Around New England

Climate-Change Activists Wants Judge To Tell State Environmental Agency and State Legislature What To Do

October 28, 2019

Environmental activists in Rhode Island are suing to try to get the state’s courts to force the state’s environmental agency to take actions against climate change that the activists think the state should take.

A state superior court judge in Providence wasn’t immediately impressed by the legal case, wondering if the courts have jurisdiction.

“I have a concern that this case is a square peg in a round hole,” said Judge Melissa Darigan, according to the Providence Journal.

The judge said she will take written arguments from the Rhode Island Department of Environmental Management, the defendant, followed by arguments from the plaintiff, according to the Providence Journal.

The plaintiff is Nature’s Trust Rhode Island, which according to the Providence Journal is representing 13 young Rhode Island residents and is supported by groups called Fossil Free Island and Sisters of Mercy Ecology.

Nature’s Trust Rhode Island submitted a 195-page “emergency rulemaking action” to the state’s environmental agency in September 2018. Also supporting the submission is Mercy Ecology Inc., according to the document.

Mercy Ecology Inc. describes itself as an “educational, preservation, research and training activities related to the ecology of the earth and spiritual understanding and integration with the environment and the activities of life.” Six of the 16 members of the group’s board of directors listed on the Mercy Ecology Inc. web site use the initials “RSM” after their name, which members of the Roman Catholic religious institute Sisters of Mercy use. The group runs the Mercy Ecospirituality Center in Benson, Vermont, according to its web site.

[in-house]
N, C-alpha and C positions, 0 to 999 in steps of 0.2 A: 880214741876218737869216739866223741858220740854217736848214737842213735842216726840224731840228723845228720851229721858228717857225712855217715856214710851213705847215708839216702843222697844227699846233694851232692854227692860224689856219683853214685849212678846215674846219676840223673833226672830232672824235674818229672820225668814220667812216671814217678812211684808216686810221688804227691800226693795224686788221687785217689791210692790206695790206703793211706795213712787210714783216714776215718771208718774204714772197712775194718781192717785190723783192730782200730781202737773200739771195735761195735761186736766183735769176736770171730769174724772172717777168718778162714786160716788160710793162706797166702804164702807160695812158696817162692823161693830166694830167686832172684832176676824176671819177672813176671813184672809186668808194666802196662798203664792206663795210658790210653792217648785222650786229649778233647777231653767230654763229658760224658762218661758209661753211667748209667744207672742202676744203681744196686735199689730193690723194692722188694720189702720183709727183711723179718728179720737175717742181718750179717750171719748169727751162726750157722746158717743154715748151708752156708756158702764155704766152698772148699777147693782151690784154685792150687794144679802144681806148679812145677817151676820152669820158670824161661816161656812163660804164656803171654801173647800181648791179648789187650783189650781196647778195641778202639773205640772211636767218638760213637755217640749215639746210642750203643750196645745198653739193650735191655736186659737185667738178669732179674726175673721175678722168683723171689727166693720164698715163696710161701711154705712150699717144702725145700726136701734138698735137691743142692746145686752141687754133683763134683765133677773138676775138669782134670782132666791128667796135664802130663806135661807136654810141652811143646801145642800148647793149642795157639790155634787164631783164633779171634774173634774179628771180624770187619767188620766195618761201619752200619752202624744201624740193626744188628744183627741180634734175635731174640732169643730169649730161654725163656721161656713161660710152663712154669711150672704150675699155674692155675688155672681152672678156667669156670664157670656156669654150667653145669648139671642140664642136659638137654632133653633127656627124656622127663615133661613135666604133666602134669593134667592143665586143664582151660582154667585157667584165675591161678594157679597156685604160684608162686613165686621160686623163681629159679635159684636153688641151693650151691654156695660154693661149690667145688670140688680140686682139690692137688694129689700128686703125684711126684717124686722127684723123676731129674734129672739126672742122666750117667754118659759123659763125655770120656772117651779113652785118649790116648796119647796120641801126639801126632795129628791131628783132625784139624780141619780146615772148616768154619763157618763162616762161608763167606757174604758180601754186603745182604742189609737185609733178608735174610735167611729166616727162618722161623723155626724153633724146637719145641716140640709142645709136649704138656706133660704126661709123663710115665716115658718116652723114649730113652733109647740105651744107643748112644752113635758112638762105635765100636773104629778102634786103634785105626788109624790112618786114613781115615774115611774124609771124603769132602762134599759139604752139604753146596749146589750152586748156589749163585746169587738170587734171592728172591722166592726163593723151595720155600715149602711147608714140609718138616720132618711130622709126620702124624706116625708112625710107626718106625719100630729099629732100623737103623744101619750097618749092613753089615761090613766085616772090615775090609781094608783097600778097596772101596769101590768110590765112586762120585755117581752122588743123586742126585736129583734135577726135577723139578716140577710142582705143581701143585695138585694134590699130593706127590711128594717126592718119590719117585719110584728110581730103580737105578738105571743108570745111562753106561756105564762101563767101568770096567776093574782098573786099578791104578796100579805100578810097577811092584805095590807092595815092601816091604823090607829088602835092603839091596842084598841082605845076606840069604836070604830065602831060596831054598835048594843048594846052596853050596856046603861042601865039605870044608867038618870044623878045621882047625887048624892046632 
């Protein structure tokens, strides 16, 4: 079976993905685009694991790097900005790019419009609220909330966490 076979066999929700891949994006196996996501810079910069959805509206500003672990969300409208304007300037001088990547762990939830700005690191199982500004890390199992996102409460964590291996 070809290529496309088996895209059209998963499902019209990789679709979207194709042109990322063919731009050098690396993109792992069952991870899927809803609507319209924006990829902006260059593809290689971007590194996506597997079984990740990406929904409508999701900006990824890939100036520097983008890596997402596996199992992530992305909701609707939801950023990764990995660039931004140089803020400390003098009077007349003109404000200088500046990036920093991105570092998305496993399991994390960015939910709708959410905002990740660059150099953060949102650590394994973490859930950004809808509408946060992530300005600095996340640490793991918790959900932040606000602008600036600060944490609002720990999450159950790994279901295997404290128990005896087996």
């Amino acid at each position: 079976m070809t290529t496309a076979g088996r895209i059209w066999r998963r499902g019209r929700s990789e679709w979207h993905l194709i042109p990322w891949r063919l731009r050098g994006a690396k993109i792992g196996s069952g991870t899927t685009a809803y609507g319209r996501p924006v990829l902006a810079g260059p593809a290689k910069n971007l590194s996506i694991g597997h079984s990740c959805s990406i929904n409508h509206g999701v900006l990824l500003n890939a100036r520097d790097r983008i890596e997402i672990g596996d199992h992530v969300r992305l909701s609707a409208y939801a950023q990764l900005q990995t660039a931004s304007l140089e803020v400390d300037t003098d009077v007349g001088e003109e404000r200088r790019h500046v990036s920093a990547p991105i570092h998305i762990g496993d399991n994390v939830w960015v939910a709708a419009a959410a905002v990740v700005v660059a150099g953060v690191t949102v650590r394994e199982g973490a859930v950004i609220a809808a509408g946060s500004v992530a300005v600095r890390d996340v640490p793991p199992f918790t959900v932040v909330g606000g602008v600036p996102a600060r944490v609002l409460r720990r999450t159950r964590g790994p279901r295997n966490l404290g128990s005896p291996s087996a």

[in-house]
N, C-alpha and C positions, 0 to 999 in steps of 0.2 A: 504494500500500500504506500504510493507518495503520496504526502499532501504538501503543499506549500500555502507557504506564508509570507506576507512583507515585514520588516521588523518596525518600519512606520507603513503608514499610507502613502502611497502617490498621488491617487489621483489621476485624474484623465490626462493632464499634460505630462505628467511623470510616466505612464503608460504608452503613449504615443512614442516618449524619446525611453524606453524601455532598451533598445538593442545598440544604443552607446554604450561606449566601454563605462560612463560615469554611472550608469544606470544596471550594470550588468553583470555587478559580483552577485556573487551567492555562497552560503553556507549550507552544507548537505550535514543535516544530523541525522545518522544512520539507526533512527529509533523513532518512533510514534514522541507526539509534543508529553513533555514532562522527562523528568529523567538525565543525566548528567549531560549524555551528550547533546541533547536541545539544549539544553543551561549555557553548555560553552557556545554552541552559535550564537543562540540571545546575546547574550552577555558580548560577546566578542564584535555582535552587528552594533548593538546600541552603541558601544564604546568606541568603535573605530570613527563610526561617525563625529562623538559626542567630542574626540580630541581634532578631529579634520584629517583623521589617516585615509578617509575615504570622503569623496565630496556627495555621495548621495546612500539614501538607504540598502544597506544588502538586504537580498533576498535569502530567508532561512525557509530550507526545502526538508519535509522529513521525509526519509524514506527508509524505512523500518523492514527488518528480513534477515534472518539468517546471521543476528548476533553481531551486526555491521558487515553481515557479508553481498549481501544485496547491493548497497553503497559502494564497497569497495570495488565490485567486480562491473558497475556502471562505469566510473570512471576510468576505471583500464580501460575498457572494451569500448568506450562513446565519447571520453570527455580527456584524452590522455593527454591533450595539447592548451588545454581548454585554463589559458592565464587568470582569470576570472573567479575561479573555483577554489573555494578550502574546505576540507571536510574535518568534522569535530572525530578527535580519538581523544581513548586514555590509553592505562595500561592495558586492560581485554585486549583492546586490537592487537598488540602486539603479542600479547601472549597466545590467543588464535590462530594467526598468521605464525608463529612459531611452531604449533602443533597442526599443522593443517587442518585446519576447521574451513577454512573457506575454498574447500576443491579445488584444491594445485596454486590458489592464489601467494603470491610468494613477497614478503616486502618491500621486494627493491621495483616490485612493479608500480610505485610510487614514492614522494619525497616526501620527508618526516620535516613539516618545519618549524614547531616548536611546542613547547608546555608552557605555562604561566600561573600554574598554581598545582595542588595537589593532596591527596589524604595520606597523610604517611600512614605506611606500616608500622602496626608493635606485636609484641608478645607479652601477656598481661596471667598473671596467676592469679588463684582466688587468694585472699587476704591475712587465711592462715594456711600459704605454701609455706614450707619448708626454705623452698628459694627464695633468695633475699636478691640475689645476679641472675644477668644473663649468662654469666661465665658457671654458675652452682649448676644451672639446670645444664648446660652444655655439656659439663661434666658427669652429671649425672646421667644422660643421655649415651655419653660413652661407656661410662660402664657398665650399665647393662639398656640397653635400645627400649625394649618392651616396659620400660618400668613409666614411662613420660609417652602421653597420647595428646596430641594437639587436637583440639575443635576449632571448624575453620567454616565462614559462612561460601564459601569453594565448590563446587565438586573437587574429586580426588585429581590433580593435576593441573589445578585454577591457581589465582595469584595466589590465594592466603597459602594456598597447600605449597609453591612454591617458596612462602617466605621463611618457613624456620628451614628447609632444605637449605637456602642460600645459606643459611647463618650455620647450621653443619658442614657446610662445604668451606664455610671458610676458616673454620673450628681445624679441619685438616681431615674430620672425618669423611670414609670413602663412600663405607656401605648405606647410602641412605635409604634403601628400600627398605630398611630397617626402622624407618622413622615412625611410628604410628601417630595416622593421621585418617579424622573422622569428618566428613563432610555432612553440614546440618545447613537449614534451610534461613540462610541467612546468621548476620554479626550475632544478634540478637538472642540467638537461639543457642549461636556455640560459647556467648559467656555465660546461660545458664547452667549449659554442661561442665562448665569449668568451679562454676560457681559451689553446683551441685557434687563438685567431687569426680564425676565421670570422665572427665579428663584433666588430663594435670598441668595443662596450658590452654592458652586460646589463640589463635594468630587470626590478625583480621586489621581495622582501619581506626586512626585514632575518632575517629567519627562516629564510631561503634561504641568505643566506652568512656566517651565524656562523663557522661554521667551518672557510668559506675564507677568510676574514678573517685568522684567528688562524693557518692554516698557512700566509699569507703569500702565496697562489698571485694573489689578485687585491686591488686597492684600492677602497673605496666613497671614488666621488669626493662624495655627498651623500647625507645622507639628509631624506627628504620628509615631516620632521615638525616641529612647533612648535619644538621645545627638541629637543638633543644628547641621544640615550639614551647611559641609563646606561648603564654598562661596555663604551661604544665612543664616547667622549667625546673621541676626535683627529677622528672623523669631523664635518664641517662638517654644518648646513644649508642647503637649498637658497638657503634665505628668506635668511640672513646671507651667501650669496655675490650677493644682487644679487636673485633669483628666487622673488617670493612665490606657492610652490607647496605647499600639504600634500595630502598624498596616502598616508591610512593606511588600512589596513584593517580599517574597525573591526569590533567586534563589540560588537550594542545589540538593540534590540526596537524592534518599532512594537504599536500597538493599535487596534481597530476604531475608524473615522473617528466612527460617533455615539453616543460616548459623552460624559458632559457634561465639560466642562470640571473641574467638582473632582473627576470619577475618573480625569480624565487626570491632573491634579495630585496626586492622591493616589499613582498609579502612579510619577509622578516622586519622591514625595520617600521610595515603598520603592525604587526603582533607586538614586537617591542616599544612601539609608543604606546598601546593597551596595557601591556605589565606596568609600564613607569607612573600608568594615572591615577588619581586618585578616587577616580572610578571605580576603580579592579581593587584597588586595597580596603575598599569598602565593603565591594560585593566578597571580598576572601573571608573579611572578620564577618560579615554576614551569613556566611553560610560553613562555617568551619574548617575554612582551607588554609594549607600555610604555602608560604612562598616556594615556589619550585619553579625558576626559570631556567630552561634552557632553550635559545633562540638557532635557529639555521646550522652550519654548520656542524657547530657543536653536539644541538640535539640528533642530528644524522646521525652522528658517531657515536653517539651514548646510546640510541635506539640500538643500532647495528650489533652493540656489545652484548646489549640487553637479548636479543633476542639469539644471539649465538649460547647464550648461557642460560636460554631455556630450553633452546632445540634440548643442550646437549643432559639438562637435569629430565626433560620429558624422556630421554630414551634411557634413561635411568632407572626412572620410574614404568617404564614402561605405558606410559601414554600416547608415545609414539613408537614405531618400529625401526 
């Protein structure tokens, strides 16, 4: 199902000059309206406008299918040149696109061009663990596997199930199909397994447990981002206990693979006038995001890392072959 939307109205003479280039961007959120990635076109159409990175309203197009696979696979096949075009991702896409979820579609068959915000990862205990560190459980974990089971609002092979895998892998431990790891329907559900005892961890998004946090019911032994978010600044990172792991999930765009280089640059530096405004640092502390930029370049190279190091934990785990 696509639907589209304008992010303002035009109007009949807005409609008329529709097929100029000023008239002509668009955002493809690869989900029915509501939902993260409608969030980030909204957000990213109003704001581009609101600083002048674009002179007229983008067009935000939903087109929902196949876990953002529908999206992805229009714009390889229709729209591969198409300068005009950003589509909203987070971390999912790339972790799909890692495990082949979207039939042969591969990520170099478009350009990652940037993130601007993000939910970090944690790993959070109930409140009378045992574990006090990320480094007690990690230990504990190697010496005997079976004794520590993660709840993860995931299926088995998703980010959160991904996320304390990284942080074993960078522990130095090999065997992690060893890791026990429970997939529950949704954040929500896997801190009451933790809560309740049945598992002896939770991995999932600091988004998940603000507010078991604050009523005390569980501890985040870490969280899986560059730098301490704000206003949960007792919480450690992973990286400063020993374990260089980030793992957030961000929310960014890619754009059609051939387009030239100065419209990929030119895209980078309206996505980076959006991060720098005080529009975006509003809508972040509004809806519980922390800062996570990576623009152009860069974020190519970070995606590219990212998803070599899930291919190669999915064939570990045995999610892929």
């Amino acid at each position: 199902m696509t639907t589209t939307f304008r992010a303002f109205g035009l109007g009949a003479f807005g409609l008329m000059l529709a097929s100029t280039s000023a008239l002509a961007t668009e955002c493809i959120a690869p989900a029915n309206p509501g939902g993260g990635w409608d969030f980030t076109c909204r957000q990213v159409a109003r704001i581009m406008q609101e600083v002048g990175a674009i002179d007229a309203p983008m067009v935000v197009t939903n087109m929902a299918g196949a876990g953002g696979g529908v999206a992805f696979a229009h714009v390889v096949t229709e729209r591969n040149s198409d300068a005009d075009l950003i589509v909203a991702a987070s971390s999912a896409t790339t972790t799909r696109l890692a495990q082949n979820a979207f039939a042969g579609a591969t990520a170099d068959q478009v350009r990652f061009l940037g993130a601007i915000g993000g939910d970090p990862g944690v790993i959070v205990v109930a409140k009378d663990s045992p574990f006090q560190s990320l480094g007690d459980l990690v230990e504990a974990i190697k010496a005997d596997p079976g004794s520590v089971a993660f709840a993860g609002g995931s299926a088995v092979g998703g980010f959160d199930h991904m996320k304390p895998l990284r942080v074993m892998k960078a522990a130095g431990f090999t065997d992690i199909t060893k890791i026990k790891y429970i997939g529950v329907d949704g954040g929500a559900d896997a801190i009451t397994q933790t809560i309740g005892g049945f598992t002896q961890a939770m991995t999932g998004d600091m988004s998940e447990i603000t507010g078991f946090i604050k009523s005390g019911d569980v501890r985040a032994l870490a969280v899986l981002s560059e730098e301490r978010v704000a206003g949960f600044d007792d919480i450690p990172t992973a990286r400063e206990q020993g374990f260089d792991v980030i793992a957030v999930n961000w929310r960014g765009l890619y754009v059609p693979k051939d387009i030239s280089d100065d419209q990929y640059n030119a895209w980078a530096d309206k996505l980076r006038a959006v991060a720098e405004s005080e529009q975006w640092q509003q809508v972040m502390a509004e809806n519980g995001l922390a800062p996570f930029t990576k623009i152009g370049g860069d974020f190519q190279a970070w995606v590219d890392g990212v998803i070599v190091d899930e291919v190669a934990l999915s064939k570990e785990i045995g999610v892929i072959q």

The environmentalists’ proposed rule states that “The State of Rhode Island shall not exceed its share of the global emissions budget” and anticipates that the state may be required to ensure “negative emissions” if the state doesn’t stay within its “budget” of emissions.

The submission includes a question-and-answer section that anticipates objections that setting environmental policy for the state is the prerogative of the state legislature and executive branch:

Why is this citizen petition necessary?

Rhode Island’s climate is already changing for the worse, and the State has already acknowledged that this is due to greenhouse gas emissions. The science is clear: the situation is going to get much worse and quickly. Federal action is not forthcoming, so each state needs to act alone. The General Assembly has declined to step up to meet this urgent need. The expert agency created to deal with environmental problems, the Department of Environmental Management (DEM) must therefore act under its constitutional and statutory responsibilities to urgently to fill this breach. A Citizen Petition is being filed because DEM has not done so. The Petition seeks both emergency action and the initiation of a public process to establish a permanent rule. Both are authorized by long-standing Rhode Island law. The Petition, if granted, would require the proposed rule be used as the initial basis of consideration because it covers a comprehensive set of issues that need to be addressed.




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